Mechanical to Electronic Upgrade Options

March 2, 2020
Consider the customer, the existing hardware and the cost before you make the move.

As electronic upgrade options continue to evolve, you’ll want a good strategy to guide your customer to an effective solution. This article will explore where to start and how to help the customer reach a practical and cost-effective conclusion — and will help you to become your customer’s trusted partner.

Why Consider Upgrading?

A customer’s potential liability is increased significantly by failing to defend against foreseeable events. Regulations, improved security, key or credential management, convenience and status are other common issues that motivate customers to consider electronic upgrades.

A security breach is often a strong upgrade motivator. (We sometimes smile when we hear hollow statements, such as “so this will never happen again.”) As security professionals, our job is to help reduce the target’s vulnerability. Controlling access to valid users and times, creating audit trails and adding alarm enhancements can give your customers a much higher level of confidence that their assets are well-protected.

Key control is a high priority in medical, research, information technology and defense contracting facilities. Government regulations, such as the law restricting release of medical information, or industry standards often require effective key control. Upgrading to electronics through the use of cards, fobs, biometrics or mobile credentials allows the user to control who has access in a much more precise and timely manner.

Peer recognition or status is often a major factor in upgrading to electronics. Most customers want to be viewed as “technically savvy,” so even just the appearance of electronic security can be an important issue as well as being a real deterrent. Managers and employees often take pride in the organization’s technical competence.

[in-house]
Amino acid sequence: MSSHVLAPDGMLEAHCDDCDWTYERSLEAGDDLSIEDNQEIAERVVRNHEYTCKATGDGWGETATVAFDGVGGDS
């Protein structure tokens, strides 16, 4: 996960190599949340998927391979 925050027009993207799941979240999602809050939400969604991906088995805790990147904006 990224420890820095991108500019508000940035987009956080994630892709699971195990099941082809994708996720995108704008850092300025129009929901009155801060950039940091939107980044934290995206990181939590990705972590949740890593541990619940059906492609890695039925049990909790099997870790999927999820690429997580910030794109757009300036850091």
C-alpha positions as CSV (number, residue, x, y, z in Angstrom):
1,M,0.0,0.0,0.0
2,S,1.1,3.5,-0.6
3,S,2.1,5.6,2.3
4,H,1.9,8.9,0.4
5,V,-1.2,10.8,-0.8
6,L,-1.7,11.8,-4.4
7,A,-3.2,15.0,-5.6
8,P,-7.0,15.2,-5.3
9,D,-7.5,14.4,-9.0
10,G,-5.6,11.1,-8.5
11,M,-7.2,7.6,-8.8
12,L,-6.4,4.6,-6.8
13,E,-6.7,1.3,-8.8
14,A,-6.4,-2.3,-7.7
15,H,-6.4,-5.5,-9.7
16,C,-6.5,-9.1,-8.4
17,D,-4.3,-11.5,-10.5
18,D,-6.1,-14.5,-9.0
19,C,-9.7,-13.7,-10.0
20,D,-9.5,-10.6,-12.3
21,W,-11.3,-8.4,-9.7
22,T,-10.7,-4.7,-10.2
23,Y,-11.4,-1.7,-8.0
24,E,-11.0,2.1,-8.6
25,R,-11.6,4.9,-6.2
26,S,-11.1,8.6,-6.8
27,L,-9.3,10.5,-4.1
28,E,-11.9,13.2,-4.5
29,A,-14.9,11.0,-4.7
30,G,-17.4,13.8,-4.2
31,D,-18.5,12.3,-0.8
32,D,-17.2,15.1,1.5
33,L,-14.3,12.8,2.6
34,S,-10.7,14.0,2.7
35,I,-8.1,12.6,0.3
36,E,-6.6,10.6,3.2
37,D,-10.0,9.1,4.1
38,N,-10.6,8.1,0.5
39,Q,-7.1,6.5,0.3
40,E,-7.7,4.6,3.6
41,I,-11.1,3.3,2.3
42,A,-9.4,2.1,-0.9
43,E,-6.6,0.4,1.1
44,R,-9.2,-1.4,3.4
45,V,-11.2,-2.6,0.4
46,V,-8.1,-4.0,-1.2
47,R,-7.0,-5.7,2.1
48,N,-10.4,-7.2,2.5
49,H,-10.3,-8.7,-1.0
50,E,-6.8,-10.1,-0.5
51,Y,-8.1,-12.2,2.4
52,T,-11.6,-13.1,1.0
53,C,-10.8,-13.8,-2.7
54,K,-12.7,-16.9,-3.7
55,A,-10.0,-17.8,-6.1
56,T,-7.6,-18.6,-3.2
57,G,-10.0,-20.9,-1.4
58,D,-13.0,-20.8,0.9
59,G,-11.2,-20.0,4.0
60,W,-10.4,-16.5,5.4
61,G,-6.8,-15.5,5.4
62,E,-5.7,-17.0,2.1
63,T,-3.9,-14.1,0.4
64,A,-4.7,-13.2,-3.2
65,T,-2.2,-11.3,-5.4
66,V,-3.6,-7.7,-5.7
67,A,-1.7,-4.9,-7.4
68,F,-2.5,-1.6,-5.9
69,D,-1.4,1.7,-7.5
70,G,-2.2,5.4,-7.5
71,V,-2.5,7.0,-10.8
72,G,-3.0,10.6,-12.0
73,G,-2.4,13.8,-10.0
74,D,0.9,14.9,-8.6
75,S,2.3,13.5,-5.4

Making the Upgrade

Two considerations will drive the type of upgrade the customer has to have or really wants: the level of security that’s required and the equipment that’s required to make the system work.

Depending on the level of security that’s required, entry-level key control might be enough. This would be accomplished through the use of a mechanical or electronic keypad, card, fob or mobile credential that operates the lock, strike or exit device. The next level would be to include an audit trail of who came in and when.

Many applications would require detection and immediate notification of requests to exit (REX), doors held open, latch or deadbolt engagement and access requests. These would require hard-wired or Wi-Fi communication with a central controller.

Some applications require two-factor authentication or biometric validation of the user. This often is achieved through a hard-wired or Wi-Fi system but is increasingly available in battery-operated stand-alone devices.

When you try to determine what equipment is required, several questions must be answered:

  • Can existing hardware be upgraded, or do I have to replace locking devices? Retrofit kits are available for existing mortise and cylindrical locks and exit devices. BEST, Corbin Russwin, SARGENT and Schlage have extensive electrical upgrade kits for commercial hardware as well as exit devices. Command Access and SDC have extensive lock and exit-device electronic upgrade kits. Of course, a magnetic lock or electric strike might be a simpler (but less aesthetically pleasing) option. Locking devices can have the access control integrated or be a component, and the access portal can stand alone or be networked to a controller.
  • What type of interface will control the lock, how will it be connected, and how will it be powered? Keypad, card, fob, mobile credential or biometric? What credentials does the customer use? Keypad locks are available from many companies, including Adams Rite, Alarm Lock, BEST, Codelocks, Corbin Russwin, Hager, Kaba, LockeyUSA, SARGENT, Schlage and Yale.
  • Can an electronic core, such as the BEST Switch Core, CyberLock or Medeco XT, be installed in the existing mechanical locks or cylinders? A plug-in electronic core is incredibly simple and easily switched from one location to another.
  • What solution is appropriate for each opening?
  • Is the opening functional, or are door, closer or hinge upgrades required, too? Here, your door-hardware experience gives you a major technical advantage.

Technology Options Abound